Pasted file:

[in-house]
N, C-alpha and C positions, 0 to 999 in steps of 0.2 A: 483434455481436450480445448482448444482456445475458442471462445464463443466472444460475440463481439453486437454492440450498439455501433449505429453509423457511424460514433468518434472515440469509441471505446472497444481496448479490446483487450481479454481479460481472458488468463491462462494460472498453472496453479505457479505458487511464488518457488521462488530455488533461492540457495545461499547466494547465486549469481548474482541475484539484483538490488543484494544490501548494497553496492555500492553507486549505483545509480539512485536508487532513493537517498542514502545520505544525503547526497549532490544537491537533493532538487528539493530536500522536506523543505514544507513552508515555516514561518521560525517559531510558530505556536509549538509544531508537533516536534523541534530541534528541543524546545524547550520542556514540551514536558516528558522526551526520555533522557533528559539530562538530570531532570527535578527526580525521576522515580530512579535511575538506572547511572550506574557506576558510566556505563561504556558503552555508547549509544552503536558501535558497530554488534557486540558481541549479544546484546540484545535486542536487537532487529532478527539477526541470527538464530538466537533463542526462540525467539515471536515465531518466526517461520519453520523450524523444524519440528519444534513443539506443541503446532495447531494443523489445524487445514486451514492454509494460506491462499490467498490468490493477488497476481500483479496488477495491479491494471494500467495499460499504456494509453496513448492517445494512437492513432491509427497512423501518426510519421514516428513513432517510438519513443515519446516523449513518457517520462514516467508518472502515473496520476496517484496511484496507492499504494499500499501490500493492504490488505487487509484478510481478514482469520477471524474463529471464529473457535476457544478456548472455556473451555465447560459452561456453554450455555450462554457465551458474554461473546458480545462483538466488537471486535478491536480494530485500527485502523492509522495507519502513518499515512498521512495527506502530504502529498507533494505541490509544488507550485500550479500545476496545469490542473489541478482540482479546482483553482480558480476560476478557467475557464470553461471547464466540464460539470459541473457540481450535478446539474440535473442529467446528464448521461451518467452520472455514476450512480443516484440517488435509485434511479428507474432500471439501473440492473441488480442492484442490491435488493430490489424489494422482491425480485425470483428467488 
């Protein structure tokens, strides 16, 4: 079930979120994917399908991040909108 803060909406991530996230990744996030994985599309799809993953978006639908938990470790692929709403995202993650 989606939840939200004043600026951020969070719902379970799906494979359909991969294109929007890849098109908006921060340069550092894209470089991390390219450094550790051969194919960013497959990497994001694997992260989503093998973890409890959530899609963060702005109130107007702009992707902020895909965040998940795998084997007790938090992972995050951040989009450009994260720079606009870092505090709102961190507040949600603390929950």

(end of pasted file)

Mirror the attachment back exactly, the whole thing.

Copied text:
[in-house]
N, C-alpha and C positions, 0 to 999 in steps of 0.2 A: 483434455481436450480445448482448444482456445475458442471462445464463443466472444460475440463481439453486437454492440450498439455501433449505429453509423457511424460514433468518434472515440469509441471505446472497444481496448479490446483487450481479454481479460481472458488468463491462462494460472498453472496453479505457479505458487511464488518457488521462488530455488533461492540457495545461499547466494547465486549469481548474482541475484539484483538490488543484494544490501548494497553496492555500492553507486549505483545509480539512485536508487532513493537517498542514502545520505544525503547526497549532490544537491537533493532538487528539493530536500522536506523543505514544507513552508515555516514561518521560525517559531510558530505556536509549538509544531508537533516536534523541534530541534528541543524546545524547550520542556514540551514536558516528558522526551526520555533522557533528559539530562538530570531532570527535578527526580525521576522515580530512579535511575538506572547511572550506574557506576558510566556505563561504556558503552555508547549509544552503536558501535558497530554488534557486540558481541549479544546484546540484545535486542536487537532487529532478527539477526541470527538464530538466537533463542526462540525467539515471536515465531518466526517461520519453520523450524523444524519440528519444534513443539506443541503446532495447531494443523489445524487445514486451514492454509494460506491462499490467498490468490493477488497476481500483479496488477495491479491494471494500467495499460499504456494509453496513448492517445494512437492513432491509427497512423501518426510519421514516428513513432517510438519513443515519446516523449513518457517520462514516467508518472502515473496520476496517484496511484496507492499504494499500499501490500493492504490488505487487509484478510481478514482469520477471524474463529471464529473457535476457544478456548472455556473451555465447560459452561456453554450455555450462554457465551458474554461473546458480545462483538466488537471486535478491536480494530485500527485502523492509522495507519502513518499515512498521512495527506502530504502529498507533494505541490509544488507550485500550479500545476496545469490542473489541478482540482479546482483553482480558480476560476478557467475557464470553461471547464466540464460539470459541473457540481450535478446539474440535473442529467446528464448521461451518467452520472455514476450512480443516484440517488435509485434511479428507474432500471439501473440492473441488480442492484442490491435488493430490489424489494422482491425480485425470483428467488 
């Protein structure tokens, strides 16, 4: 079930979120994917399908991040909108 803060909406991530996230990744996030994985599309799809993953978006639908938990470790692929709403995202993650 989606939840939200004043600026951020969070719902379970799906494979359909991969294109929007890849098109908006921060340069550092894209470089991390390219450094550790051969194919960013497959990497994001694997992260989503093998973890409890959530899609963060702005109130107007702009992707902020895909965040998940795998084997007790938090992972995050951040989009450009994260720079606009870092505090709102961190507040949600603390929950």